vectors of the code space that kind of large and busy and so in fact writing these down takes up more room than right this set of stabilizer generators it is we got a larger a larger code blocks this becomes more and more true the size of the codewords grows exponentially whereas the size of the number of stabilizer generators and their length will grow only linear so 1 of the tremendous advantages of the stabilizer formalism is that it's a much more compact representation for the code and this is similar to classical linear codes words often much easier to represent the code by writing down its parity check matrix then by writing down the list of all possible codewords which may be exponentially long focus just 1 more point we can think of a CSS code like this as being actually the intersection of 2 curve we have 1 code here that protects against Z errors and that code could could could for cubits we have a co year the protects against X errors that could also encode for students but if we want protect against both of them this defined sub subspaces this defined some subspace the intersection of those 2 subspaces is only 2 dimensional so it can encode only to dimensions 1 cubic know there's a natural isometry
between the symplectic pairs of bits Z 2 2 and the court ternary field GF for heart so if we design are they could ternary code in a classical code over quot follow that is dual containing so all of the operators again will be commuting then we can map the check matrix for that recode into a symplectic matrix of this form where each of the rows of this is mapped into 2 bits therefore elements of the finite field of size for it we mapped them to the bit pairs 0 0 0 1 1 0 and 1 1 which would be the identity X Y FIL and was it's actually I did x is what so I got that but naturally I have to write them in that were because it's more confusing and so if you constructed so this construction was proposed in a paper by Calderon Gray Shor Sloan and you can prove of relations between the classical code and the quantum code that you construct if the classical code attains the Singleton bound which is a simple limit on how large the distance can be given the rate of the curve in the quantum code attains the quantum version of the singleton bound which is as you see a little bit worse because you have to protect against more kinds of errors and similarly if the classical code attains the shannon limit which of course they don't generally except in in the limit as the block size becomes very very large but a code that does father could ternary symmetric channel would attain the hashing limit for the that the quantum code would attain the hashing limit which is not the capacity but it is a bound on us so for these more general stabilizer codes how do we measure the Harrison your so we saw an example with the bits of code and in fact we can generalize from that I would were measuring a product of poly operators we can do that we can put a parity where the parity is the on the different the different bits the parity is calculated using a different basis on the different that's so for example to contribute to a 0 or 1 in the standard C basis we can just user-controlled not from the bet we want to include to it and so that in the stadium if we want to measure a parity using the X spaces we can apply had a mod before after to switch from the ax to the the bases apply this controlled not and then switch back and for why it turns out you can do the same thing we using these to single qubit beds gets this essay phase gate of more less a square root of this up and and its way the phase gate and it's of Hermitian conjugate and so this would contribute the the parity of the spirit in the wide basis so if we put that all together if we wanted to measure a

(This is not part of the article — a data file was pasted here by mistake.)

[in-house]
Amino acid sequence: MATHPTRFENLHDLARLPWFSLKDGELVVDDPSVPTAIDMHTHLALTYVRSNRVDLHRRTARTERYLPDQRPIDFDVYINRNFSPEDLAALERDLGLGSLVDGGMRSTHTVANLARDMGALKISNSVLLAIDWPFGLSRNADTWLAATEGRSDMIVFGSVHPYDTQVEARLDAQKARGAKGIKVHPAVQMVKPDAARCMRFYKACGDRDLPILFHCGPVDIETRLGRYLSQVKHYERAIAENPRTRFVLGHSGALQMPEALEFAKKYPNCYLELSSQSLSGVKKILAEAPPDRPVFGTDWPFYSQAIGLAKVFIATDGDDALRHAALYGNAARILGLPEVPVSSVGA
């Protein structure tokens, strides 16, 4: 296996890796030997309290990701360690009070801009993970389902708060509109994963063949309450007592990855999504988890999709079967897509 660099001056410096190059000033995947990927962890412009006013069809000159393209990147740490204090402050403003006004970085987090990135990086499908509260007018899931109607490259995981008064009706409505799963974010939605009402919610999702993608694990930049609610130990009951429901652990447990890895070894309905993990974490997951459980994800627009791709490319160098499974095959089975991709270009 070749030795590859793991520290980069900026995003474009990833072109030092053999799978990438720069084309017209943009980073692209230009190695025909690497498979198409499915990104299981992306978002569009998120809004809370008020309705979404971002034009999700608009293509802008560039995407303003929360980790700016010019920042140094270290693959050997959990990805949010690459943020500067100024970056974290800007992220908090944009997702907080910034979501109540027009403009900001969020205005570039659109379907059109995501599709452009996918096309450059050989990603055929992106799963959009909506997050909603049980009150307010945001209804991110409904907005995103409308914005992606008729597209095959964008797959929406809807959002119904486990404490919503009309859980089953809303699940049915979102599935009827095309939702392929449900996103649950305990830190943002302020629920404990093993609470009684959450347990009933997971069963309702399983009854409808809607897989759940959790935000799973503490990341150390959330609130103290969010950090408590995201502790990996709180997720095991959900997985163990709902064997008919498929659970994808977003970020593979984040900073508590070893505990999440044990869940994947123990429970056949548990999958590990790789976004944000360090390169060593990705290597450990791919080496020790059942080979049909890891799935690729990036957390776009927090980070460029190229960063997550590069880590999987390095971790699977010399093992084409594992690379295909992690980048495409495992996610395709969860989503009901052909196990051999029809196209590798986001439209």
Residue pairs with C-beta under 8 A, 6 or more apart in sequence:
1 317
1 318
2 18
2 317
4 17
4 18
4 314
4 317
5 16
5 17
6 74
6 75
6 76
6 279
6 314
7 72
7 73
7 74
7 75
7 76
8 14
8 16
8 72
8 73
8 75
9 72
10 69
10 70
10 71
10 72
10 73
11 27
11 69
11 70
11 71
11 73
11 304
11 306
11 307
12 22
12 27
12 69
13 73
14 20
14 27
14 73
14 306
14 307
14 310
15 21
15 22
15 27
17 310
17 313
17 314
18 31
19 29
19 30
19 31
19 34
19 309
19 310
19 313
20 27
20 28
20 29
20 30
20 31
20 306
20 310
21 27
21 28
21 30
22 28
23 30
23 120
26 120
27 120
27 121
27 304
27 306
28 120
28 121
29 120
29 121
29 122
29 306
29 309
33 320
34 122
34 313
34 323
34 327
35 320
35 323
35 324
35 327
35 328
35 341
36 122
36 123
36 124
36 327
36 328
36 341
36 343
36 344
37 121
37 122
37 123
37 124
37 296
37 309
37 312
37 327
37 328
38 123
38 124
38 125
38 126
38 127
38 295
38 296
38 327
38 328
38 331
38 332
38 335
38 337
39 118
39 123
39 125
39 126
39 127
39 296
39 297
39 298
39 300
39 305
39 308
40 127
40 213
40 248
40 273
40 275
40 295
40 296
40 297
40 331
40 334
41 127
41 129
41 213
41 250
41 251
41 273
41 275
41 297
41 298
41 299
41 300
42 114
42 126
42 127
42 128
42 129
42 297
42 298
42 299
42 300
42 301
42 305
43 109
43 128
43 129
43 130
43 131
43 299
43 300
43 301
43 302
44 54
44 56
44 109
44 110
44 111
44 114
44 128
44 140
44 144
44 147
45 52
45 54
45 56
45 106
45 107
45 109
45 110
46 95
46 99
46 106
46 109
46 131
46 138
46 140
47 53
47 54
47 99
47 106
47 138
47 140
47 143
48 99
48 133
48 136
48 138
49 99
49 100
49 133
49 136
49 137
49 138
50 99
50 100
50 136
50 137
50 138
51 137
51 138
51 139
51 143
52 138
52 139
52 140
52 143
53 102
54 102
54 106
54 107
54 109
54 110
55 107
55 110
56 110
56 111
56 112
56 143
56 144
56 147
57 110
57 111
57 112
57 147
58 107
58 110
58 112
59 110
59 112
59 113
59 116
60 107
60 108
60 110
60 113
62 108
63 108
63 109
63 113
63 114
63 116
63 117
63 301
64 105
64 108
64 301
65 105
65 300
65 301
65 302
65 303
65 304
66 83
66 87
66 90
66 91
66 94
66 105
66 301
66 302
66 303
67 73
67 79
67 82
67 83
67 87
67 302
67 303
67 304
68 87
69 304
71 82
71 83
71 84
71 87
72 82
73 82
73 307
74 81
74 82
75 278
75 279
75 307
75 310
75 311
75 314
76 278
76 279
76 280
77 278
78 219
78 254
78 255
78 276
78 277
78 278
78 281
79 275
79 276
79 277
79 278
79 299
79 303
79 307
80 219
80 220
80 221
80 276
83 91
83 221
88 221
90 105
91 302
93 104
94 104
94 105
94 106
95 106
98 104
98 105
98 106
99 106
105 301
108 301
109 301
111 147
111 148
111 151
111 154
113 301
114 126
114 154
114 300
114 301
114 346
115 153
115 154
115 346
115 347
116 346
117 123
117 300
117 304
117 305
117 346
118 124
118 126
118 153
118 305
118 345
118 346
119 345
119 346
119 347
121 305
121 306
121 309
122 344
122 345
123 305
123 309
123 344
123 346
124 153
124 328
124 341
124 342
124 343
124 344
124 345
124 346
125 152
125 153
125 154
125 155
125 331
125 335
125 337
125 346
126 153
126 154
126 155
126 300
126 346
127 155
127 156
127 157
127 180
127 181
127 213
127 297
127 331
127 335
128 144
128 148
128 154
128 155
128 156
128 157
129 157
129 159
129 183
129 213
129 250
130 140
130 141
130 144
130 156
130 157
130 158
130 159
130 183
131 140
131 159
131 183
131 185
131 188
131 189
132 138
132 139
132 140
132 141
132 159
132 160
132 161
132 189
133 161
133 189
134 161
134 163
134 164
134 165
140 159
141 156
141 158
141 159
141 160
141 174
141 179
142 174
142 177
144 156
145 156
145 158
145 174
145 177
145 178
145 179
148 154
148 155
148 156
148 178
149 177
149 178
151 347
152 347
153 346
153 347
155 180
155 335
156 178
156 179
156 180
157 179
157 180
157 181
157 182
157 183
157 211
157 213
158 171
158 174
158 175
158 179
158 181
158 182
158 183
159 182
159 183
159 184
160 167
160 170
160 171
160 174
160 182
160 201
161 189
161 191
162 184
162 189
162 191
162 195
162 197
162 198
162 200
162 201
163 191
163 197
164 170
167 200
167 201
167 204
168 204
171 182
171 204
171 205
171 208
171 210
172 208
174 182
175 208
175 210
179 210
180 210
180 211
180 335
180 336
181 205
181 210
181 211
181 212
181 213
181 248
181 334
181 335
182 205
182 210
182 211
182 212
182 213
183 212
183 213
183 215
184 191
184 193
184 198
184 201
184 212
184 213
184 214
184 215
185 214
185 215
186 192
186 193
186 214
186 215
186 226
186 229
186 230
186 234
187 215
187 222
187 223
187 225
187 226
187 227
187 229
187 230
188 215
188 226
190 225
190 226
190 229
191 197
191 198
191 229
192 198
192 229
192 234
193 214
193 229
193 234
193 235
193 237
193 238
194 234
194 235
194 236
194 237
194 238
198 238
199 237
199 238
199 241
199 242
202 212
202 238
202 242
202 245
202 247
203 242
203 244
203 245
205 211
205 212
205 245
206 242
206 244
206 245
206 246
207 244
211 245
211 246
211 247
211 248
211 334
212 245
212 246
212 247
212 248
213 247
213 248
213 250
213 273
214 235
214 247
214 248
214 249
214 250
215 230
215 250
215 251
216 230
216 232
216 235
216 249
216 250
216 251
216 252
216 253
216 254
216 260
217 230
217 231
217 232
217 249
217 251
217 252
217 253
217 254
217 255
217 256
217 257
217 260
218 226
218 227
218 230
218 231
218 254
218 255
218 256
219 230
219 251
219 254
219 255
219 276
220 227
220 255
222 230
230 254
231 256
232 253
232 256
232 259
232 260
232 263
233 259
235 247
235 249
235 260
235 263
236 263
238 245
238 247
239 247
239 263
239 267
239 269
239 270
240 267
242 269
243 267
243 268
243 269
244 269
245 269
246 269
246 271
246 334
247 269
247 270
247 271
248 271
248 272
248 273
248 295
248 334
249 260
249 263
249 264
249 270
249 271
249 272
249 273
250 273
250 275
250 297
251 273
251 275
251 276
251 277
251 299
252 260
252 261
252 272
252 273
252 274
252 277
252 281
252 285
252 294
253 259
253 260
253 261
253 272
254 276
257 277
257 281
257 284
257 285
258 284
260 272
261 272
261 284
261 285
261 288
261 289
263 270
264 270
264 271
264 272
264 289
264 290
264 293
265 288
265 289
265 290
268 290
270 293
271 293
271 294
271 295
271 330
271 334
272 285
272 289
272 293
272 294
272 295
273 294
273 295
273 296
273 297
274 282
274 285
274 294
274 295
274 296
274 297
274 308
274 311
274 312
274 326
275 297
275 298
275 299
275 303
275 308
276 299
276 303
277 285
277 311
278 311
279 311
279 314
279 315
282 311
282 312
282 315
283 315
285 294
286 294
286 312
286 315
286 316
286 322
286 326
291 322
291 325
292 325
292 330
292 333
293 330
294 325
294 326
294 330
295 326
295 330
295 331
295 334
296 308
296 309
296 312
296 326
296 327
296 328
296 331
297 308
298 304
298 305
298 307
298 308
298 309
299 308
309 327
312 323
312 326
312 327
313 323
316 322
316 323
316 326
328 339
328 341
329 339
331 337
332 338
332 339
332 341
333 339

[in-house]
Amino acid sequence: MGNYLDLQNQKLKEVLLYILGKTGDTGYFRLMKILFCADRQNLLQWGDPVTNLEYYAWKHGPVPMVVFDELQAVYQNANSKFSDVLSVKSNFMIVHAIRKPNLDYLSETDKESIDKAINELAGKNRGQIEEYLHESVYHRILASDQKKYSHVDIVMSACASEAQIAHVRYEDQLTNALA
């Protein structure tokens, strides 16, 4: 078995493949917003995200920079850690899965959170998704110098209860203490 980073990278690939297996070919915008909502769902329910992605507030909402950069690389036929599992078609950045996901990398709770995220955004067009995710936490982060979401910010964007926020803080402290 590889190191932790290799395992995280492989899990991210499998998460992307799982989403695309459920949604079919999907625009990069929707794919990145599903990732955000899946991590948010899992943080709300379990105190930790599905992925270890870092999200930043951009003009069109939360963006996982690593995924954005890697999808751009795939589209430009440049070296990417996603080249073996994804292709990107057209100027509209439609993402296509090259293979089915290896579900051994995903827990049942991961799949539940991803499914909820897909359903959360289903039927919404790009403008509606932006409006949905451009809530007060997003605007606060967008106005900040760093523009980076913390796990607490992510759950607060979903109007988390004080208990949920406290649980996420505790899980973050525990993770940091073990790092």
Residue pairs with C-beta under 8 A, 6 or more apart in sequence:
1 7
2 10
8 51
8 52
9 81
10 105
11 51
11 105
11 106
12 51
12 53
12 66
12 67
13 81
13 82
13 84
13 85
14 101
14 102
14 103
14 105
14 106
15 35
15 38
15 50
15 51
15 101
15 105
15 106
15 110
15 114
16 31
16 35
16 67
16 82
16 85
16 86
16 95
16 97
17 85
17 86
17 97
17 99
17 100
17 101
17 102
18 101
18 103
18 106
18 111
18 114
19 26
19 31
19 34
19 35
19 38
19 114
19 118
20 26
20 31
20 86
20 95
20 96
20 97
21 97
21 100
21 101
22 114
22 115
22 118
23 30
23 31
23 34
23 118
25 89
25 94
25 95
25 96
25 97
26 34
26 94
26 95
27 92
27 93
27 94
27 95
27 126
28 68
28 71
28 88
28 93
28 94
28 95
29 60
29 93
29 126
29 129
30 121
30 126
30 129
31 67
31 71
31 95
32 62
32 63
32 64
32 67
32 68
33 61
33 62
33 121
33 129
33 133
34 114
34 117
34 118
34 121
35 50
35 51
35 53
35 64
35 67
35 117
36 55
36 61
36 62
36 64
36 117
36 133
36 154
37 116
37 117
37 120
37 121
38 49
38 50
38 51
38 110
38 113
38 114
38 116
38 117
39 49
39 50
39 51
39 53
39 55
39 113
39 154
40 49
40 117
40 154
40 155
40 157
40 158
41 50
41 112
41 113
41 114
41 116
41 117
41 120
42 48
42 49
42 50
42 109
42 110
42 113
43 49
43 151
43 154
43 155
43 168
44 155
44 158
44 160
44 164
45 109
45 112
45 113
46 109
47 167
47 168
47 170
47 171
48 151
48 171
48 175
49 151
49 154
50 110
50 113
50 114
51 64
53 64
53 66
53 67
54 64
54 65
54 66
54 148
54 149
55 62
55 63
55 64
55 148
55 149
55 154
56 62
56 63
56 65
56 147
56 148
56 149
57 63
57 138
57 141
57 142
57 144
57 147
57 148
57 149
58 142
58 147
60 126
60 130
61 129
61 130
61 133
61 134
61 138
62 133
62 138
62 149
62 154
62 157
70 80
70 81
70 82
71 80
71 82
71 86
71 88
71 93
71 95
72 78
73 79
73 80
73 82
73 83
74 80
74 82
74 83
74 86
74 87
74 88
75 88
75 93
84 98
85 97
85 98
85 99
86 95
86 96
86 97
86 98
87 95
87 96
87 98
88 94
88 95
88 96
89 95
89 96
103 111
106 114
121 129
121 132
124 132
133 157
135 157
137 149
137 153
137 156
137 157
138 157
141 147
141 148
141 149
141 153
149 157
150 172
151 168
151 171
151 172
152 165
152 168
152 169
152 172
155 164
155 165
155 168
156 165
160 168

stabilizer generator say Y X Z on 3 qubits we could put together a circuit that looks like that so notice I write this y x but I actually I flipped this bit in the opposite order just to make this a circuit a little more compact the 3rd that we apply a simple simple controlled on the 2nd then we 1st to the from the extra busy basis and then flip back and the 1st that we switch between the Y and this this and then what we measure here will be the the the parity of this operator that is your plus 1 or minus 1 and building of exactly the same components we can measure the eigen value of any poly operator of this type follow no the way I've drawn this year they all go to the same bit which is fine if we assume that all of these operations are themselves error-free in fault-tolerant quantum computation we can't assume that and then you wouldn't wanna use circuit of this form because in a single error here could propagate up 2 or 3 of these so in fault-tolerant quantum computation instead of all being applied to the same that we would create an entangled state of 3 qubits here and measure them all so that an error can propagate to at most 1 other tidbit and I won't say I think anything more about fault-tolerant computation in this talk but Andrew will say a great deal about OK similarly we can define in encoding and decoding circuits for any stabilizer code in a way analogous to what we did for the bits of now here's a way of thinking about it if you're encoding take you bits into N cubits you start with the state of your K cubits plus and minus K and select cubits in a standard state usually 0 we then are just implying a unitary transformation to go to the encoded state we wanna find the circuit that does this unit here you he the thing to notice is that this initial state is also innocence as stabilizer code this state has stabilizes which adjusts the C operators on each of the insula cubits so z applied to Cu K plus 1 K plus 2 and 1 so all of these simultaneously having eigen value plus 1 is the same as saying is on so those are all in the state 0 since this is the stabilizer code and this is a stabilizing we can think of this unitary encoding operation as mapping each of these z operators to 1 of the stabilizer generators of arc follow and were mapping poly operators to poly operators we can find a circuit for you which is what's called a Clifford circuit includes only controlled not had a margin phase gates since these 3 gates